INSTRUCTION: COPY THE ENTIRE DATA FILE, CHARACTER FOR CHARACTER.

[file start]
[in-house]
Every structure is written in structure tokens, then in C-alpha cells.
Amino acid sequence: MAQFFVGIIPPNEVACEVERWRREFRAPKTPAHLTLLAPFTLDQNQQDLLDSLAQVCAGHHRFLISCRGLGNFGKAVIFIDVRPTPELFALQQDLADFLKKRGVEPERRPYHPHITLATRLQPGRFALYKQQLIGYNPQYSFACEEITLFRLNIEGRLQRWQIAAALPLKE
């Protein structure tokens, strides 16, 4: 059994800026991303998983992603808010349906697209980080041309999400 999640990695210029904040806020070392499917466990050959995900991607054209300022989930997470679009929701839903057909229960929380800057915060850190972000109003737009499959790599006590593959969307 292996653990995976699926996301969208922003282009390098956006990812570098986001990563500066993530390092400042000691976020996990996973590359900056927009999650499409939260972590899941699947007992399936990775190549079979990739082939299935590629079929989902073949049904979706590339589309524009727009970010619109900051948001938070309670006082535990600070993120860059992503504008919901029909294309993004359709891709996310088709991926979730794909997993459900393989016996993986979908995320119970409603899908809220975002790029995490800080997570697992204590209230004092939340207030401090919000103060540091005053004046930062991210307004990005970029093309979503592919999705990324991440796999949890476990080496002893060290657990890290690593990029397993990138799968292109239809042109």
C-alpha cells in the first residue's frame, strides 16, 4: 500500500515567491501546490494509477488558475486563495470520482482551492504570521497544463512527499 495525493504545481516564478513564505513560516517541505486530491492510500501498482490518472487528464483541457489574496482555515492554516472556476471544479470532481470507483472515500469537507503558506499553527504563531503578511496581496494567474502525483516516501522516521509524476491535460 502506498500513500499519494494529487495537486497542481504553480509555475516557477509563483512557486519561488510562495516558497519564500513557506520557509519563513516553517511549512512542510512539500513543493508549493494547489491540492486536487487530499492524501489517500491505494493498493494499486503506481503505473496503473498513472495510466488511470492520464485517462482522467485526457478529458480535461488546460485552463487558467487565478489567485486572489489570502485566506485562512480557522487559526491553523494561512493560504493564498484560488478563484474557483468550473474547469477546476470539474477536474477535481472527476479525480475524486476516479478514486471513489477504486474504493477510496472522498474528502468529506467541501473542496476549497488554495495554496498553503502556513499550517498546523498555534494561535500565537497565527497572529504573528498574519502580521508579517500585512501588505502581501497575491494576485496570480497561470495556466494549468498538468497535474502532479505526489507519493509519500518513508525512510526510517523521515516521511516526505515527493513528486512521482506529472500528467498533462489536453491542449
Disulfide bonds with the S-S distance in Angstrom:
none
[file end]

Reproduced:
[in-house]
Every structure is written in structure tokens, then in C-alpha cells.
Amino acid sequence: MAQFFVGIIPPNEVACEVERWRREFRAPKTPAHLTLLAPFTLDQNQQDLLDSLAQVCAGHHRFLISCRGLGNFGKAVIFIDVRPTPELFALQQDLADFLKKRGVEPERRPYHPHITLATRLQPGRFALYKQQLIGYNPQYSFACEEITLFRLNIEGRLQRWQIAAALPLKE
């Protein structure tokens, strides 16, 4: 059994800026991303998983992603808010349906697209980080041309999400 999640990695210029904040806020070392499917466990050959995900991607054209300022989930997470679009929701839903057909229960929380800057915060850190972000109003737009499959790599006590593959969307 292996653990995976699926996301969208922003282009390098956006990812570098986001990563500066993530390092400042000691976020996990996973590359900056927009999650499409939260972590899941699947007992399936990775190549079979990739082939299935590629079929989902073949049904979706590339589309524009727009970010619109900051948001938070309670006082535990600070993120860059992503504008919901029909294309993004359709891709996310088709991926979730794909997993459900393989016996993986979908995320119970409603899908809220975002790029995490800080997570697992204590209230004092939340207030401090919000103060540091005053004046930062991210307004990005970029093309979503592919999705990324991440796999949890476990080496002893060290657990890290690593990029397993990138799968292109239809042109």
C-alpha cells in the first residue's frame, strides 16, 4: 500500500515567491501546490494509477488558475486563495470520482482551492504570521497544463512527499 495525493504545481516564478513564505513560516517541505486530491492510500501498482490518472487528464483541457489574496482555515492554516472556476471544479470532481470507483472515500469537507503558506499553527504563531503578511496581496494567474502525483516516501522516521509524476491535460 502506498500513500499519494494529487495537486497542481504553480509555475516557477509563483512557486519561488510562495516558497519564500513557506520557509519563513516553517511549512512542510512539500513543493508549493494547489491540492486536487487530499492524501489517500491505494493498493494499486503506481503505473496503473498513472495510466488511470492520464485517462482522467485526457478529458480535461488546460485552463487558467487565478489567485486572489489570502485566506485562512480557522487559526491553523494561512493560504493564498484560488478563484474557483468550473474547469477546476470539474477536474477535481472527476479525480475524486476516479478514486471513489477504486474504493477510496472522498474528502468529506467541501473542496476549497488554495495554496498553503502556513499550517498546523498555534494561535500565537497565527497572529504573528498574519502580521508579517500585512501588505502581501497575491494576485496570480497561470495556466494549468498538468497535474502532479505526489507519493509519500518513508525512510526510517523521515516521511516526505515527493513528486512521482506529472500528467498533462489536453491542449
Disulfide bonds with the S-S distance in Angstrom:
none